Monday, August 28, 2006

Pente ... vent, eh?

Have you noticed how things seem to be packaged for even numbers? Specifically: four?

Is this because everyone knows that anyone who is anyone has the perfect family of two kids (one boy and one girl *simper* of course!)?

Seriously. Plates and glasses, picnic sets, round-trip-tickets-for-fabulous-all-expense-paid-vacations, all seem to come in fours. Meat is packaged in twos and fours, snack bars in eights. Even the cardboard drink holders at McDonald's come with four holes.

There are occupancy rules for rental property that prohibit more than two children per room regardless of the size of the room and disallow two parents having more than two kids in a hotel room with them. It's getting harder to find restaurant seating for five or more without moving tables. There are new SUVs that only seat four.

Now, I'm not suggesting that everyone adapt to MY family of (hopefully) seven and have things for kids in multiples of five, but it's irritating and thought provoking. Everything in the world seems geared to that 'ideal' family of four. What if you have no kids? Or one? Or 10?

And while I'm venting about this perceived family ideal, let me ask you this: why do modern people react with such disdain at families with over three children? This makes no sense to me and I suspect it's a money prejudice, a result of our selfish materialistic/consumeristic society.

It's as if modern people can only see the child raising equation as: More Money Equals Better Parents! Have fewer kids and spend more and more money on them, that's the ticket! There's no way the average person could spend obscene dosh on four (or more) kids! They must be baaaaaaaad parents!

Why is it OK to drive your Breighlynn and Zaquery around in an enormous, gas guzzling 8-seater Suburban, and spend insane amounts of money on personal electronics and brand name clothes for them, but your neighbour having four or more children is distastefully excessive?

Why is it OK (and newly fashionable!) to be a 'at home mom' and acceptable to have a cleaning lady, a lawn-care service, and a nanny (so that you can go shopping, hit the gym/spa, stop at Starbucks ... get some YOU time away from the kids) but at the same time women -- whether they work or not, whether they have one child or six -- who actually clean their own toilets, make lunches, and put the kids to bed are jeered at as hopelessly low class?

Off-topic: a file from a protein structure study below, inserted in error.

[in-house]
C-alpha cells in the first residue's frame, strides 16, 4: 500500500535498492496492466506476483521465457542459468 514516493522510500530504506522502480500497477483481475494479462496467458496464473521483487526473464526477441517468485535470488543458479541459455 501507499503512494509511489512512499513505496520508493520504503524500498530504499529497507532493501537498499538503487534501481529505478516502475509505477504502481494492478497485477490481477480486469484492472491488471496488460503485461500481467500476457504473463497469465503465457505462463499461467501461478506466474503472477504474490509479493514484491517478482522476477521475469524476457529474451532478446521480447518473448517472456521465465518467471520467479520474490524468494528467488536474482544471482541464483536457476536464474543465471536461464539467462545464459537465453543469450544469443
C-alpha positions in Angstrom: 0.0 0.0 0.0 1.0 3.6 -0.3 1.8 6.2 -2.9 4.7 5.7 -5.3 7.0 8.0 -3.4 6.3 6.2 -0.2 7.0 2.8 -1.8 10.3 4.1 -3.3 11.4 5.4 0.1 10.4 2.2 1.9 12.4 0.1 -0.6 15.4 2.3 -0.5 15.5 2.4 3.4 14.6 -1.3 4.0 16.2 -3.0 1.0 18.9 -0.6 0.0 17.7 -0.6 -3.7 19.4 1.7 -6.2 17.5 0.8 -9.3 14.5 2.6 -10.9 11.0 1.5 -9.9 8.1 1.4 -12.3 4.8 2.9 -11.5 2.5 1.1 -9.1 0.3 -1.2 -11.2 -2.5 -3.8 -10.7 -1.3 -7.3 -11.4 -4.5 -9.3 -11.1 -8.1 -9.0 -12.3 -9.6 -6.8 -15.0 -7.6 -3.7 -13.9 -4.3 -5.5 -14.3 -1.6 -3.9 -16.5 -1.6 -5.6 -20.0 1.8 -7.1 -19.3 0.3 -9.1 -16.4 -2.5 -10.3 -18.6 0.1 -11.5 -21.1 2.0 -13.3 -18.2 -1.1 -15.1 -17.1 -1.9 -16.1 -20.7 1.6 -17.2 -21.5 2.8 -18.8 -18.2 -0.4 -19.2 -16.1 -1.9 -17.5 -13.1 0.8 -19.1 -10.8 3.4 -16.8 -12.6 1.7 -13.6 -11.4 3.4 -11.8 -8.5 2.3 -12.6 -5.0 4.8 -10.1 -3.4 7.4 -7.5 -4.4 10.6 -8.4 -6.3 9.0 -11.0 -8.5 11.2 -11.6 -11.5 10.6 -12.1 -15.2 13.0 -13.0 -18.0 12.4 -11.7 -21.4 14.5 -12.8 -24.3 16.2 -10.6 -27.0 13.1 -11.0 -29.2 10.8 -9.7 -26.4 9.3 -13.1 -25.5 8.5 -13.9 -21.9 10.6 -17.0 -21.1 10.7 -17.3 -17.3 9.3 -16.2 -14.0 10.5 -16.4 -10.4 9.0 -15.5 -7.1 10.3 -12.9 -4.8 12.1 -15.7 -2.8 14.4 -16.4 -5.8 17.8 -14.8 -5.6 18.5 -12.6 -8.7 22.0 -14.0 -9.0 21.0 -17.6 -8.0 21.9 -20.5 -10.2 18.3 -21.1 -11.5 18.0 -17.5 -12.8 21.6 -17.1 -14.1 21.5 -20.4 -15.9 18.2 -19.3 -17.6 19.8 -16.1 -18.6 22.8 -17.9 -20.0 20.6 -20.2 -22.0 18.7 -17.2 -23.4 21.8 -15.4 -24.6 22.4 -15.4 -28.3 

What's up with the new money-centric parents? They work harder, longer, make more money, get into more debt ... and spend less time with their kids.

I don't know how you feel, but to me, 20 minutes in the car with Mom fighting traffic, little Camryn absorbed in his Gameboy, and Emilee Grayce watching a DVD, on the way to the soccer field is NOT family time!

I suppose I should chalk this up to a consumeristic society where stuff is the key to happiness (and apparently good parenting). You deluge your kids with stuff (To prove you love them! To give them what you never had! 'Cause you can! Pick one!) and you fast track them into a myriad of games and activities and exclusive pre-schools so that they can get a head start and excel at their future jobs so that they can earn wodges of cash so they can buy MORE stuff!

Who cares if you haven't sat down as a family since the last winter holiday (and even then Cayleigh was talking to her friend on her cell and Brisyn had his iPod on at the table)? Who cares if you only use your $400,000 house to sleep in and store your (really fabulous!) things because the rest of the time you're at a restaurant, at the gym, at the mall, at a practice, at work, at school, or on the road in between?

This whole family ideal is ugly in my opinion. Who's to say what's perfect? As an only child I can assure you that folks are equally unkind to people who choose to (or can only) have one. This is another societal prejudice. I can't imagine what folks who can't have any (or choose not to) face.

The whole attitude is extraordinarily unfair to the infertile in my opinion. I have actually seen comments written by morons on infertility blogs to the effect of: "You are spending all your money on ART/foreign adoption now you won't have enough for the baby when she gets here!"

Remember, money equals happiness!

Also, what about the secondarily infertile? Those who desperately want a second (third, fourth, etc) but cannot have one? That must be a treat to hear: "When is Maysyn getting a little brother?" ten times a day.

I'm not for a second saying in this rant that any other arbitrary number of kids is better (or that having two is bad) or that having less money is somehow noble. I'm just saying that it sucks ass that there are ANY societal pressures on family make up and that so much of the pressure that there is seems to come directly from the ideals of the materialistic collective.

Parent how you want. Spend your money as you see fit. Have no kids, have one, have the fabled two, I don't care. But don't suggest to me that because I have five and a middle class income that I'm somehow slighting my children or that people who spend all their money on a bid for a single child through ART are putting that baby at a disadvantage.

Bookmark and Share
posted by MrsEvilGenius @ 2:32 pm   14 comments

14 Comments: